The week at a glance...Europe


Swansea, U.K.

Measles outbreak: Hundreds of British children have come down with measles since November, thanks to parents who refuse to vaccinate their kids. An outbreak in Wales has sickened more than 600 children, while another in northeast England has stricken about 200. Many British parents still believe the discredited research by British scientist Andrew Wakefield, who in 1998 wrongly posited a link between vaccines and autism based on a study of just 12 children. The paper was retracted, and subsequent, much larger studies show no such link, but the belief lingers. “We cannot emphasize enough that measles is an illness that can kill,” said Welsh health official Dr. Marion Lyons.

Lisbon, Portugal

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Austerity is illegal: Portugal’s Supreme Court has ruled more than one fifth of the government’s austerity budget unconstitutional, putting the country’s bailout in jeopardy. Portuguese lawmakers had voted to cut the pay of government workers, but the court said that would violate a clause that requires public- and private-sector workers to be treated equally. Portuguese Prime Minister Pedro Passos Coelho said he would instead have to cut from welfare, education, and health care. Rating agency Fitch said that if the ruling means Portugal can’t make any spending cuts that affect civil servants, then its already mediocre BB+ rating could drop even further.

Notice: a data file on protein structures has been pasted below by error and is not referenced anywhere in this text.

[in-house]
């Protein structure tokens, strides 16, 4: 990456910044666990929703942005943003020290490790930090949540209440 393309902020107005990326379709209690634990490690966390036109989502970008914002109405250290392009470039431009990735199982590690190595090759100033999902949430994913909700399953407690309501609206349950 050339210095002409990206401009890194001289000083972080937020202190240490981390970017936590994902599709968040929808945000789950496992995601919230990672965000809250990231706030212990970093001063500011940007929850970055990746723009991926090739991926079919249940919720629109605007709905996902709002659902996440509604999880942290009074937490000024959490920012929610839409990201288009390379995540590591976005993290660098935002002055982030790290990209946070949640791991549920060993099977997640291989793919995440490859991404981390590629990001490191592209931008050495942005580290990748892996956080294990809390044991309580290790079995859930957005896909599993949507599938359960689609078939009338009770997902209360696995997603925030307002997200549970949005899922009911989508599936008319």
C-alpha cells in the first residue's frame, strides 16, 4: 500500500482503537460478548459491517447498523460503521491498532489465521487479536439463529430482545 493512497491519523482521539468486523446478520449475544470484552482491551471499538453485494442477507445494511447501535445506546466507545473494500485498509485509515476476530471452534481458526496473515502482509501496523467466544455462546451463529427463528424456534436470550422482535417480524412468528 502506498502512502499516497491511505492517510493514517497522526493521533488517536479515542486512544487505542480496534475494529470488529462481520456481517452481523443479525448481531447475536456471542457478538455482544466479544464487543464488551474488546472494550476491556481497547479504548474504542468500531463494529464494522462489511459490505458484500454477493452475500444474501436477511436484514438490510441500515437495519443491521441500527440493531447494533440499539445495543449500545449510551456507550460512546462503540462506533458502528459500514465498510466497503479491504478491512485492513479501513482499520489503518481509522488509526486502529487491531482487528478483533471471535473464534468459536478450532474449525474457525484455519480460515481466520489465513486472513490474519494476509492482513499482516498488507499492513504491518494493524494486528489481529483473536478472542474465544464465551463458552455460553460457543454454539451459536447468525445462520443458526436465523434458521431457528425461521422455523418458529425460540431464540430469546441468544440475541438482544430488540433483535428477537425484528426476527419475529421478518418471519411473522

Should Germany pay? A secret Greek government report leaked to the press says that Germany owes Greece some $200 billion in World War II reparations—nearly enough to solve the Greek debt crisis. The report, commissioned by the Finance Ministry, calculates the value of property and other damage suffered by Greece during the war, as well as the zero-interest loans Greece was forced to give the Nazi regime. The major Greek daily To Vima carried a summary of the findings with the splashy headline “What Germany Owes Us.” Most independent analysts, though, believe those claims are not valid under international law.

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